SKEPTICISM IN CONGRESS
Lawmakers are skeptical of that view, saying Mabus and the Pentagon have not produced the analysis needed to back up his arguments.
Representative Randy Forbes, one of his leading critics, said on Monday that Mabus needed to explain how he came to the conclusion that renewable fuels can achieve price competitiveness with petroleum.
“We are absolutely opposed to the secretary trying to spend taxpayer money to create alternative markets just because he wants those alternative markets without any analysis to substantiate what it’s going to take to successfully do that,” he said.
In his report, Bartis said price fluctuations in the oil market would at times force the U.S. military to spend heavily on fuel, but “alternative liquid fuels do not offer DoD (the Defense Department) a way to appreciably reduce fuel costs.”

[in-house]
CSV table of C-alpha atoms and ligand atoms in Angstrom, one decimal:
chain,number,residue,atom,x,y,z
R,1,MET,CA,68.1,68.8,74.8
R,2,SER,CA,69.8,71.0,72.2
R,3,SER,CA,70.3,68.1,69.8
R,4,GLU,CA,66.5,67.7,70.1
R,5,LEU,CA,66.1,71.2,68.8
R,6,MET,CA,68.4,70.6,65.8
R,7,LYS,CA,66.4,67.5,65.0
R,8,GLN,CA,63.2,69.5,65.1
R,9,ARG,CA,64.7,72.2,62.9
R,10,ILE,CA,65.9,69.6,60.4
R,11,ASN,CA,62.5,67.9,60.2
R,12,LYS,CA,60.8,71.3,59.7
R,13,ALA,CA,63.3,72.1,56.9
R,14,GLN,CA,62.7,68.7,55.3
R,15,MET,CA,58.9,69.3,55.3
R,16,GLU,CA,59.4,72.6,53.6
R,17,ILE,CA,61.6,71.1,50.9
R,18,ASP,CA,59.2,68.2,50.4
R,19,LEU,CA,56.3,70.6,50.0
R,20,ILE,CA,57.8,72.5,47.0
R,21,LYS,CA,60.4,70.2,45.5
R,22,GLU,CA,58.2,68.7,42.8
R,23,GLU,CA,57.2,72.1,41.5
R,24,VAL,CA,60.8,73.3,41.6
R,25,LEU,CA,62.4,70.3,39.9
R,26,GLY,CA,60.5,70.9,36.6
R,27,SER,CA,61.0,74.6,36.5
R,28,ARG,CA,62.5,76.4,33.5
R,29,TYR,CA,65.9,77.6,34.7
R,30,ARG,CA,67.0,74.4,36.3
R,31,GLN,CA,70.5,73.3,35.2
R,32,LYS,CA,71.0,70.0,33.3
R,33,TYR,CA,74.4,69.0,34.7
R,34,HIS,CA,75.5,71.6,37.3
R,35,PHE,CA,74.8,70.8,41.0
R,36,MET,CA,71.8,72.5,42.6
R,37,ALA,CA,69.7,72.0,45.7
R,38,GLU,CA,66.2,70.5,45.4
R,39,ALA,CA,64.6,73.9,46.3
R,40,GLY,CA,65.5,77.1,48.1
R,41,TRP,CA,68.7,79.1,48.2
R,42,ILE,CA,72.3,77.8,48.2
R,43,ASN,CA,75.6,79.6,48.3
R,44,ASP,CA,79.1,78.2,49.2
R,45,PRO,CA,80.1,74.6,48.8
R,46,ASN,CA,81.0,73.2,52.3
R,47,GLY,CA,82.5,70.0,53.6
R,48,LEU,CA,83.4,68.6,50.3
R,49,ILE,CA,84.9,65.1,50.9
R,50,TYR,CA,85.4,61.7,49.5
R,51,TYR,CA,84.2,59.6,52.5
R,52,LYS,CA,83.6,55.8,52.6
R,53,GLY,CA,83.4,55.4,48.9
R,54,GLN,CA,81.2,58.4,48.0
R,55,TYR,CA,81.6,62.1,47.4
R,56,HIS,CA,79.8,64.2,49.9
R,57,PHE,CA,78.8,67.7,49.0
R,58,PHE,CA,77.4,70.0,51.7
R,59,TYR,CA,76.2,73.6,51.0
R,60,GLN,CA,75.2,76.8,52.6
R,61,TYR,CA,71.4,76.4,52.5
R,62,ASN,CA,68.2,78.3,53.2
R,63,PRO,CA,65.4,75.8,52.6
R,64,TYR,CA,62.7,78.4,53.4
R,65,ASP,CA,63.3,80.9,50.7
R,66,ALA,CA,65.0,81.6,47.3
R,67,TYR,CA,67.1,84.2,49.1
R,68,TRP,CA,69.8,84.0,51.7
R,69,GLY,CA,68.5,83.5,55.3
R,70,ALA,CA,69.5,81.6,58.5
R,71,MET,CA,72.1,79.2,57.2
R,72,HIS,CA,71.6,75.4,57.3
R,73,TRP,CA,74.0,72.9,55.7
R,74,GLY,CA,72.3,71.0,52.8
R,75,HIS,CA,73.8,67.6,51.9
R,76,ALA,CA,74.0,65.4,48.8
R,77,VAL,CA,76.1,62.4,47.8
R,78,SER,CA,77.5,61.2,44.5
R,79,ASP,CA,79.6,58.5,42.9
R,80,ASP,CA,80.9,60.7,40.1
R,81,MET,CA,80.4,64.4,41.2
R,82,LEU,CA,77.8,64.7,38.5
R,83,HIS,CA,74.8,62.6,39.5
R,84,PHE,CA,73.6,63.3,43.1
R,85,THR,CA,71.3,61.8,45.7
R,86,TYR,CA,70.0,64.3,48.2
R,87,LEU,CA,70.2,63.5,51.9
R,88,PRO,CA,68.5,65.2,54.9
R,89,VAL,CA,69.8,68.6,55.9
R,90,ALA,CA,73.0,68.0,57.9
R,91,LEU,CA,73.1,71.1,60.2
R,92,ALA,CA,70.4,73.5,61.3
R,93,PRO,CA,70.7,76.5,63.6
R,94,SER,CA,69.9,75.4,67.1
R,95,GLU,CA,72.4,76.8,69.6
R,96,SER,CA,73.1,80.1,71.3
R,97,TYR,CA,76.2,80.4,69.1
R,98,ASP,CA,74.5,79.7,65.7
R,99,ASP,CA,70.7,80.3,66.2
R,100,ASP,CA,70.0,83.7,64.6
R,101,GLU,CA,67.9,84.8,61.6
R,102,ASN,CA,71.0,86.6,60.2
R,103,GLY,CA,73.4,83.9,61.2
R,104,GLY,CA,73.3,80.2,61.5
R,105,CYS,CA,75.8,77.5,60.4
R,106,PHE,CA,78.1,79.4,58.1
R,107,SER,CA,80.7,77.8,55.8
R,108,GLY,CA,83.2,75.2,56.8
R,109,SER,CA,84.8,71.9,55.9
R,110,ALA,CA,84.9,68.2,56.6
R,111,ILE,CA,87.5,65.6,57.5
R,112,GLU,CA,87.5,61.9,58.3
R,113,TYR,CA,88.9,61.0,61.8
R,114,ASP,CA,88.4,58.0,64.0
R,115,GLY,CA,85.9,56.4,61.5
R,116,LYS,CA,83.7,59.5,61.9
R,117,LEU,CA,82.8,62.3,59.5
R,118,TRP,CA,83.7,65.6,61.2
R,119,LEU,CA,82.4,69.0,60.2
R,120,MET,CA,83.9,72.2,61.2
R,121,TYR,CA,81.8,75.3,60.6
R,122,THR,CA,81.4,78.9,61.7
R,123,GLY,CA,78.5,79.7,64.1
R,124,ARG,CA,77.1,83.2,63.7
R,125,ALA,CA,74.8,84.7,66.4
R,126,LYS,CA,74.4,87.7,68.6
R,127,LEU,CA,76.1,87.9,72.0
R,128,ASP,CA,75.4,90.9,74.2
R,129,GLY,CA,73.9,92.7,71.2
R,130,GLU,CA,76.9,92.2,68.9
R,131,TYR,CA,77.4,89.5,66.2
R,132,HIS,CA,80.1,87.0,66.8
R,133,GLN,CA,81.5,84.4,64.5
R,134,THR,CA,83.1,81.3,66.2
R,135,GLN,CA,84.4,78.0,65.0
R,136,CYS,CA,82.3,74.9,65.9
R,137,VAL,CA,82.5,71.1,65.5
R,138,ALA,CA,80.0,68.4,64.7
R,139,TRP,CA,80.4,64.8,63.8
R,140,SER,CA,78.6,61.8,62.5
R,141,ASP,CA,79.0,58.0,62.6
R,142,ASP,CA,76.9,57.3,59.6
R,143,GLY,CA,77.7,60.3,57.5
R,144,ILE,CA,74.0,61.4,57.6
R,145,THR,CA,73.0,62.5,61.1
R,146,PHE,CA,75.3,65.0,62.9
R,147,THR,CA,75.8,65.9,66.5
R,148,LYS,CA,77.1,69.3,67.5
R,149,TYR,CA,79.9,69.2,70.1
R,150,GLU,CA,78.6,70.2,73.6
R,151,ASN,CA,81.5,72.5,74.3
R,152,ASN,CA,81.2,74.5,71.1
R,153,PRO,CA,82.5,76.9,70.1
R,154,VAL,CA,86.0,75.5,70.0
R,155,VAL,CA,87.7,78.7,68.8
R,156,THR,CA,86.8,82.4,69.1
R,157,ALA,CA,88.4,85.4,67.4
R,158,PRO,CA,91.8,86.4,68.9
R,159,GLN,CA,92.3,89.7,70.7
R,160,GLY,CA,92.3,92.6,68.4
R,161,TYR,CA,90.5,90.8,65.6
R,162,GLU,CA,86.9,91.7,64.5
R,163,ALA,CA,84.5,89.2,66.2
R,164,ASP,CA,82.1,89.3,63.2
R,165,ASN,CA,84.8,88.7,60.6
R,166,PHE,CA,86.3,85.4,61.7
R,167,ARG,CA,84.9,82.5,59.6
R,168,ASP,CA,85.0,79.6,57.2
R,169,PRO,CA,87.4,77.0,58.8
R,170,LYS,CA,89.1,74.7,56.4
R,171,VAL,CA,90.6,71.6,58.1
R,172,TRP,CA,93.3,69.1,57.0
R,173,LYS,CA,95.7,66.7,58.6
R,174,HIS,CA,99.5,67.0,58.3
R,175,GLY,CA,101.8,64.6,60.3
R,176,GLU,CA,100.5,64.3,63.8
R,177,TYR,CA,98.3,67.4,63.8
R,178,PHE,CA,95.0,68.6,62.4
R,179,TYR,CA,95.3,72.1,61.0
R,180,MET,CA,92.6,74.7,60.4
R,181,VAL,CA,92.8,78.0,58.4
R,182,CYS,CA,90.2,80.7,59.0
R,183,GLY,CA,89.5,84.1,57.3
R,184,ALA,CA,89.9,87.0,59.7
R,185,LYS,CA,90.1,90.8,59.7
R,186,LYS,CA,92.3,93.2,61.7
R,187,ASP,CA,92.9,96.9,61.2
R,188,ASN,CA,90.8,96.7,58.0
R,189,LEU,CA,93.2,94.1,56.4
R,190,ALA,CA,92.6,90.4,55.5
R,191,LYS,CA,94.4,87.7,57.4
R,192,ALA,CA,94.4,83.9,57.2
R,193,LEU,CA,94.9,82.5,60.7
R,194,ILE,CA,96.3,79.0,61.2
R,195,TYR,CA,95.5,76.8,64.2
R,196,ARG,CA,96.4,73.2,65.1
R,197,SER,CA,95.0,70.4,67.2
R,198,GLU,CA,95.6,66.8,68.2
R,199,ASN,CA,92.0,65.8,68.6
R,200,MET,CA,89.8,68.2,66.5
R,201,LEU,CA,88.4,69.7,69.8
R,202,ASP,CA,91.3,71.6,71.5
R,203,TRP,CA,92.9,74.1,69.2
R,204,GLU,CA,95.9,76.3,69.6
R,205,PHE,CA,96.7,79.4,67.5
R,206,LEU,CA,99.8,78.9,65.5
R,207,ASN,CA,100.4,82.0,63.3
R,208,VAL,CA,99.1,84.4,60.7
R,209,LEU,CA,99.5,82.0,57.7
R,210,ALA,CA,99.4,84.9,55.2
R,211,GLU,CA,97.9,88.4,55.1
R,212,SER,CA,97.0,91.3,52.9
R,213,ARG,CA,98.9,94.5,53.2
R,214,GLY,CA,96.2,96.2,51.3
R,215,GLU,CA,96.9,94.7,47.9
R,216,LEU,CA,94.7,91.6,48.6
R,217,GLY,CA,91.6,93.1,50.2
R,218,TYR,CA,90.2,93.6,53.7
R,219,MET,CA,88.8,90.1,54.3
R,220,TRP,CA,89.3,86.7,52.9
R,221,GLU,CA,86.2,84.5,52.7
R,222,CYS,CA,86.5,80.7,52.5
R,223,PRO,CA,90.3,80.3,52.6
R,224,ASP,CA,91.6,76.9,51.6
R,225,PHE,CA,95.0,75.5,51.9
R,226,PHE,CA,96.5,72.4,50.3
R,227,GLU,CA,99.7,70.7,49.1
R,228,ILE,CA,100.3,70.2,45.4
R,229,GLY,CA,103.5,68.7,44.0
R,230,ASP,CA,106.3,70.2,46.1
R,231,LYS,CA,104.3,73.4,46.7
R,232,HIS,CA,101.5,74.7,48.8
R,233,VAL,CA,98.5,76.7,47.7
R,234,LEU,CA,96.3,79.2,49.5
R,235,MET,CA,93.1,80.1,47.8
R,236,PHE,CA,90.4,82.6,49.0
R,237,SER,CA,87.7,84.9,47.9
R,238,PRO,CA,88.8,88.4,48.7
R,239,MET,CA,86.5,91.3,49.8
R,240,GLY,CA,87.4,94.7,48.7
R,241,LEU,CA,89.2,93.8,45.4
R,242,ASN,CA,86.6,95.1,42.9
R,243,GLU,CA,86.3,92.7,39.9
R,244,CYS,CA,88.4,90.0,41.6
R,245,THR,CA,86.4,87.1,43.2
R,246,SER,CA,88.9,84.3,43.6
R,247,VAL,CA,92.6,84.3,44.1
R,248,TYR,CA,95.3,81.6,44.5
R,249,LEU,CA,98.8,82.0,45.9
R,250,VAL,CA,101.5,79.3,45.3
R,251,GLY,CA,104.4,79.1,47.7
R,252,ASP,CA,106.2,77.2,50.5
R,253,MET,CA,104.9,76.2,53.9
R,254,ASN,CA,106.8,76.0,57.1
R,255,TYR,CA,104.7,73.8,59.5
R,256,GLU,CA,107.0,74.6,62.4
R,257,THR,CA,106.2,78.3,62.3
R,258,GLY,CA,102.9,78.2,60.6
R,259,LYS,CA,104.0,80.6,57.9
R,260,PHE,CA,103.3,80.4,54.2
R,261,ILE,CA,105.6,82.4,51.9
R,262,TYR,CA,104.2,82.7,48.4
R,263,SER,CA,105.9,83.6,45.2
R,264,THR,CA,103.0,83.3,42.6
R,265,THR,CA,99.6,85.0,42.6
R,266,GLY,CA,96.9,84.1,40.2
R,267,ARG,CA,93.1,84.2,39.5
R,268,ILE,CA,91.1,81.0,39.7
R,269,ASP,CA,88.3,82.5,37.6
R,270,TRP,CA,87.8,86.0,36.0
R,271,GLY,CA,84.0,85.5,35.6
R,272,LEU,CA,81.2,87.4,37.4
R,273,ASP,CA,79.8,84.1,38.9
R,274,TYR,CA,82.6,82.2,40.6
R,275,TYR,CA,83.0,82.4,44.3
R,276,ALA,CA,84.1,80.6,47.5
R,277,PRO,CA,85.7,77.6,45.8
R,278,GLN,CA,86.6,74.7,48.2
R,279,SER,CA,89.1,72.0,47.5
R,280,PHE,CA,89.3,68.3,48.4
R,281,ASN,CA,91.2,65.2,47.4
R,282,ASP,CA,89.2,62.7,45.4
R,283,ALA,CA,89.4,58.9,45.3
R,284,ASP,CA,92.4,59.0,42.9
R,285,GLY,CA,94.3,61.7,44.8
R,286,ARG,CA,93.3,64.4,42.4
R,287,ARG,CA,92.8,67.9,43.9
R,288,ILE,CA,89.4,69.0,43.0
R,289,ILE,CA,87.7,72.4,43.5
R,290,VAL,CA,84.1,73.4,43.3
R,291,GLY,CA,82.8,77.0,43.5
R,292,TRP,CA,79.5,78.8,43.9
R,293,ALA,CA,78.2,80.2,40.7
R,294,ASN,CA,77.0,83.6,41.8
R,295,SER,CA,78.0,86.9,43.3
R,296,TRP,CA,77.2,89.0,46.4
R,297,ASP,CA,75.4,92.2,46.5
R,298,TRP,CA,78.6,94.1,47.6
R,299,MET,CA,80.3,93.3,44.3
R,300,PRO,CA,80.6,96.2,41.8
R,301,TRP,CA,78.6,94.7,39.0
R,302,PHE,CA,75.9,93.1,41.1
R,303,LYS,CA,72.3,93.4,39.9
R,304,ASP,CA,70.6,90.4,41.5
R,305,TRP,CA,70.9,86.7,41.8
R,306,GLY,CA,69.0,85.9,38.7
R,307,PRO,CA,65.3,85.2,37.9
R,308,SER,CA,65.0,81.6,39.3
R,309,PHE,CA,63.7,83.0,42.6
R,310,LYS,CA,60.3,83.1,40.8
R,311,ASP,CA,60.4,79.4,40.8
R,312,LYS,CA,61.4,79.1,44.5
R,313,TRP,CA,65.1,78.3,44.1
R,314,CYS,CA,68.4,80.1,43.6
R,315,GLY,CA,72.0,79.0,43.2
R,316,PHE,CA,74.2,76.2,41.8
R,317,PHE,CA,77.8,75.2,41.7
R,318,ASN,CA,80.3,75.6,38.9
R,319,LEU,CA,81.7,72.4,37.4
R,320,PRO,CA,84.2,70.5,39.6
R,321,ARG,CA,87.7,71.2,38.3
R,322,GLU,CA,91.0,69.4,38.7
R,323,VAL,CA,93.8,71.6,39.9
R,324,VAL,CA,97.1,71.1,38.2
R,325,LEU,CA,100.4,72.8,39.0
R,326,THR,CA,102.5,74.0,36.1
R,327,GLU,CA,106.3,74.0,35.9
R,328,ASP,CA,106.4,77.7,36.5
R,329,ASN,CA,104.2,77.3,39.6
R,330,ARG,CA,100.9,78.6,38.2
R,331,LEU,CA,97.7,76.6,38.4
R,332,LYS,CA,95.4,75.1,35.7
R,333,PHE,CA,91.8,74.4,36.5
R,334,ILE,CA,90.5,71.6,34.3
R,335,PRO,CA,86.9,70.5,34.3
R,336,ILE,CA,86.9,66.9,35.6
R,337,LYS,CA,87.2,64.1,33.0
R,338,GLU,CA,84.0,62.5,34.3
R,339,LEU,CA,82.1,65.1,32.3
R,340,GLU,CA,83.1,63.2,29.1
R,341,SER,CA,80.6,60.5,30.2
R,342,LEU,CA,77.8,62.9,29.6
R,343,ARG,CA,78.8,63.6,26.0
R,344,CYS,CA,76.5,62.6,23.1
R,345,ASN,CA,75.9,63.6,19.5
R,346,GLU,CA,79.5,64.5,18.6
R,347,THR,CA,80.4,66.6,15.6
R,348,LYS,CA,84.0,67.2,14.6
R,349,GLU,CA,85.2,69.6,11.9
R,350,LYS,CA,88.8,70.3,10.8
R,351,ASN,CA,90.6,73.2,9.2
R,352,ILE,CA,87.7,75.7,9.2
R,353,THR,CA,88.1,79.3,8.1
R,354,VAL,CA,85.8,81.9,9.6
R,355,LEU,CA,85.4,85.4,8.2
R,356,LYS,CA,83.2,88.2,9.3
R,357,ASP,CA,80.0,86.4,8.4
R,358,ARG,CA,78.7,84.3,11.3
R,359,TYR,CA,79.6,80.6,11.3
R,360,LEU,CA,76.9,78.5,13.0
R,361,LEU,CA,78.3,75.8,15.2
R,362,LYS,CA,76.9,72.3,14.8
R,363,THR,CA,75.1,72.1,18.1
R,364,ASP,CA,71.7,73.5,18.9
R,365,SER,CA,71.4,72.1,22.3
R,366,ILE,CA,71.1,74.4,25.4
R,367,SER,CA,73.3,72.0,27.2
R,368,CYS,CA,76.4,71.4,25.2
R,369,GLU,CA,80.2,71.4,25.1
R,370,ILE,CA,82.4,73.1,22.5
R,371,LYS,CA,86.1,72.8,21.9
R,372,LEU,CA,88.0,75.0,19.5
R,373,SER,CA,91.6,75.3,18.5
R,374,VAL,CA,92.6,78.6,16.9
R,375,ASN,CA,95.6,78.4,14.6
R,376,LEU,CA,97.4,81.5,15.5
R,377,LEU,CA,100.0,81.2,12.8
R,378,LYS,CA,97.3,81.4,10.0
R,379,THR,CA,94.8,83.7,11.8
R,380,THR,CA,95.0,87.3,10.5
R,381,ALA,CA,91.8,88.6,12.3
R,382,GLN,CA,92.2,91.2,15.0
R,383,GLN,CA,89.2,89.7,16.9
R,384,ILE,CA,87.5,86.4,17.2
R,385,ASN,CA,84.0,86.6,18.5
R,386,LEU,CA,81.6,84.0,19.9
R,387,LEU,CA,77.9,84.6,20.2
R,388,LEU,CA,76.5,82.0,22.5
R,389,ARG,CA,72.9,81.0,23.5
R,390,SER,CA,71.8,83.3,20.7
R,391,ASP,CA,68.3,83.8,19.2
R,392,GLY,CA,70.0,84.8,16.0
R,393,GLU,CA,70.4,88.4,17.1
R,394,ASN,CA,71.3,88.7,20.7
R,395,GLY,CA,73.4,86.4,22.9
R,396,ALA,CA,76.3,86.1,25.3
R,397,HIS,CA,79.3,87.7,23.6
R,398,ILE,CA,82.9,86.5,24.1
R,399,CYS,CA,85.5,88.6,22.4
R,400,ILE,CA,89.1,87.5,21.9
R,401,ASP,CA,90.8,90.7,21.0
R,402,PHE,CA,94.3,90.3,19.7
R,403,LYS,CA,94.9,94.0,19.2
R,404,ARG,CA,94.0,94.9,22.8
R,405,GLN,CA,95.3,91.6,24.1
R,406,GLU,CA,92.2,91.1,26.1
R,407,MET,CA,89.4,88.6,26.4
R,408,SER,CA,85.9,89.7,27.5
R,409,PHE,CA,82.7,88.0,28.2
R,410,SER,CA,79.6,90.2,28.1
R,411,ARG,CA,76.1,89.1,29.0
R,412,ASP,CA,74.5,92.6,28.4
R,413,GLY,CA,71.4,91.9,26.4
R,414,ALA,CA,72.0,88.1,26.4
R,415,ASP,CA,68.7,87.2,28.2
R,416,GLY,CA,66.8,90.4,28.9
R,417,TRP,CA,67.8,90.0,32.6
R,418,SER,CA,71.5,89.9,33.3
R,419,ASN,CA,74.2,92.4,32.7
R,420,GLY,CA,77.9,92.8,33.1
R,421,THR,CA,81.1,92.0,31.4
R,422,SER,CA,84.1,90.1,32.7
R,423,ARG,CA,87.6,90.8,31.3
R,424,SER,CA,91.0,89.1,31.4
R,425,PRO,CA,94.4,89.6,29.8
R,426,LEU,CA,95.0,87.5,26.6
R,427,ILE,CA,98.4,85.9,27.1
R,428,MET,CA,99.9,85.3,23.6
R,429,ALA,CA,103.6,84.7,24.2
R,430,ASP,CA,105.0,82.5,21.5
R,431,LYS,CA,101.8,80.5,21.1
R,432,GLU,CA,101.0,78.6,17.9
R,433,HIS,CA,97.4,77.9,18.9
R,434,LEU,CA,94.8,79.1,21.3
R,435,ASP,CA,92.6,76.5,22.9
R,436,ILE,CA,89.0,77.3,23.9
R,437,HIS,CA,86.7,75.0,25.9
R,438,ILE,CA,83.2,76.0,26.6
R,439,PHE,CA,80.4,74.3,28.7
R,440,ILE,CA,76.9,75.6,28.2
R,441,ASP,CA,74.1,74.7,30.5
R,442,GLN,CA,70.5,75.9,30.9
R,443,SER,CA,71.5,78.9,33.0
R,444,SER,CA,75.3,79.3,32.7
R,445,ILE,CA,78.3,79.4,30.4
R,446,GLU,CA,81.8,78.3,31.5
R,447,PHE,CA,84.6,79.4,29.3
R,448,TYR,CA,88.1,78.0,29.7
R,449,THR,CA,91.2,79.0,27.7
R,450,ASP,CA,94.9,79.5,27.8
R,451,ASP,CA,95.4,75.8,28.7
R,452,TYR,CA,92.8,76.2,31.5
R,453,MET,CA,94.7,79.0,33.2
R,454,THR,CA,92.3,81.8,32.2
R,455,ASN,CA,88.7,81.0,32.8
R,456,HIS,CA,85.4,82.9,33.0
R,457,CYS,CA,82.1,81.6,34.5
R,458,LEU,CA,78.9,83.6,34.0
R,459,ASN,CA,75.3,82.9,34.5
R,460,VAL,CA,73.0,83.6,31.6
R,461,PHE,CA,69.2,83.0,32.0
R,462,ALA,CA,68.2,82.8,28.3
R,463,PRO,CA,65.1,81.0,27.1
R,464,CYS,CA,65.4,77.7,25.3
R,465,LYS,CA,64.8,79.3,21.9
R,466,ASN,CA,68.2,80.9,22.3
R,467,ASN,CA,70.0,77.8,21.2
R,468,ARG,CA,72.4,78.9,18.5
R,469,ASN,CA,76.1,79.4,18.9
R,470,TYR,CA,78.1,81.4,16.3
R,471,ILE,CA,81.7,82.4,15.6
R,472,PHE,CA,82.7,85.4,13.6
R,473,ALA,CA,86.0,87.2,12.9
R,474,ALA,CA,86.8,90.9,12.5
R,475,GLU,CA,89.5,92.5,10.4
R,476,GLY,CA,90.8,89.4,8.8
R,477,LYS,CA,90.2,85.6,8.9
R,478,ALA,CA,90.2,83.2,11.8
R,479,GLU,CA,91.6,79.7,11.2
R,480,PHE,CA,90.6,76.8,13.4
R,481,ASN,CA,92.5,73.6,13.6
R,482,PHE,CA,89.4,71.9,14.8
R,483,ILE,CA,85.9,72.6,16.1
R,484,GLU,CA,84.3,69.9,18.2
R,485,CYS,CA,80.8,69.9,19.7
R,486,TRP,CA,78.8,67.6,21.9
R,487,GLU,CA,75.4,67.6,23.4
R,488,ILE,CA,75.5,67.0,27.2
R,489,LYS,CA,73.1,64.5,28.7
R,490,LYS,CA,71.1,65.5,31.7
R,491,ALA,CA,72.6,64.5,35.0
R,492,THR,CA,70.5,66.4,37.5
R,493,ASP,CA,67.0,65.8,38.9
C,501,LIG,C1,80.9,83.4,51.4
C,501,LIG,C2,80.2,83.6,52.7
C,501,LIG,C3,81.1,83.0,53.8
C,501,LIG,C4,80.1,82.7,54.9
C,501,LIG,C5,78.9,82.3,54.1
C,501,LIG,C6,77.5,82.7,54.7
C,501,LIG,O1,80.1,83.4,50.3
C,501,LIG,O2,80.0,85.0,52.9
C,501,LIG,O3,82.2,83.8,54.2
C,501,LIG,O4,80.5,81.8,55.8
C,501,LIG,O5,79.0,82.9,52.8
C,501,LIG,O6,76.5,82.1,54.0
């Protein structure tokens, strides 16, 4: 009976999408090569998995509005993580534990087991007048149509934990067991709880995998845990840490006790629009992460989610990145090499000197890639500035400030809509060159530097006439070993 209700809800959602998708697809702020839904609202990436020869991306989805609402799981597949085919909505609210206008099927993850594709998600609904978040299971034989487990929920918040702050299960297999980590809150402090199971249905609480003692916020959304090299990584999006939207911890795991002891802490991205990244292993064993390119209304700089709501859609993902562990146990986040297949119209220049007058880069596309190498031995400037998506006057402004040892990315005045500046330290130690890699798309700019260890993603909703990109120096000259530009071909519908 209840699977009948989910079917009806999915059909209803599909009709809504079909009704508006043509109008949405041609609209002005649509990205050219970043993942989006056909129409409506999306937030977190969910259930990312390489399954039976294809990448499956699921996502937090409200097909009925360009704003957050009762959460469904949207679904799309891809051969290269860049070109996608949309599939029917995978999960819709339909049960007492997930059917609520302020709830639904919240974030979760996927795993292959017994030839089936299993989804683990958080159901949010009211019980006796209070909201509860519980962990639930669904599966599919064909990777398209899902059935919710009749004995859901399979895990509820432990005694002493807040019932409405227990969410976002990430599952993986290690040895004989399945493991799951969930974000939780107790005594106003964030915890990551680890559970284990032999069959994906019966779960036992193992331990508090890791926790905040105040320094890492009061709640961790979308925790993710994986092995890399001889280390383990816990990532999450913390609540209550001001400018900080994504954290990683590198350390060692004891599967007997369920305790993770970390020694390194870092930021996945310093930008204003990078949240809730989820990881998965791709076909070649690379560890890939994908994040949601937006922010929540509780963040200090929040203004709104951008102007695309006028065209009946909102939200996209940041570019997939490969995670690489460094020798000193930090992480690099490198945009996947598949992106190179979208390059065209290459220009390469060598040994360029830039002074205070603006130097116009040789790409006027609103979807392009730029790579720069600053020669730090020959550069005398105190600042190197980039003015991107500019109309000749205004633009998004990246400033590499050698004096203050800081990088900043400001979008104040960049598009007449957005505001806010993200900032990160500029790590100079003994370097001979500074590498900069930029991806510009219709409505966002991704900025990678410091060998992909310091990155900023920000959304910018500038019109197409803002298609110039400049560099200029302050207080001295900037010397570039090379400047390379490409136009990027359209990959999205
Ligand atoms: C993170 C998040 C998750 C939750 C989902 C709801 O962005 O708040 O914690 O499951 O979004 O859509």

He said U.S. military fears about not having access to an adequate fuel supply were not credible. The military consumes about 340,000 barrels of oil per day, less than a half of 1 percent of global demand. The United States produces more than 8 million barrels of oil per day domestically.
“There is no credible scenario in which the U.S. military would be unable to access the supplies of fuel it needs to defend the nation,” Bartis said.
He said the most effective way for the U.S. military to deal with fuel concerns is to reduce its own consumption by purchasing more energy-efficient equipment and implementing other conservation measures.
Although questioning the military’s efforts to pioneer alternative fuels, the RAND report underscored the importance of the Navy and Air Force in promoting stability in the oil producing regions by ensuring sea lanes remain open to all.
The study said the Caspian region was of growing importance for global oil supplies, with Turkey aiming to become an international energy hub.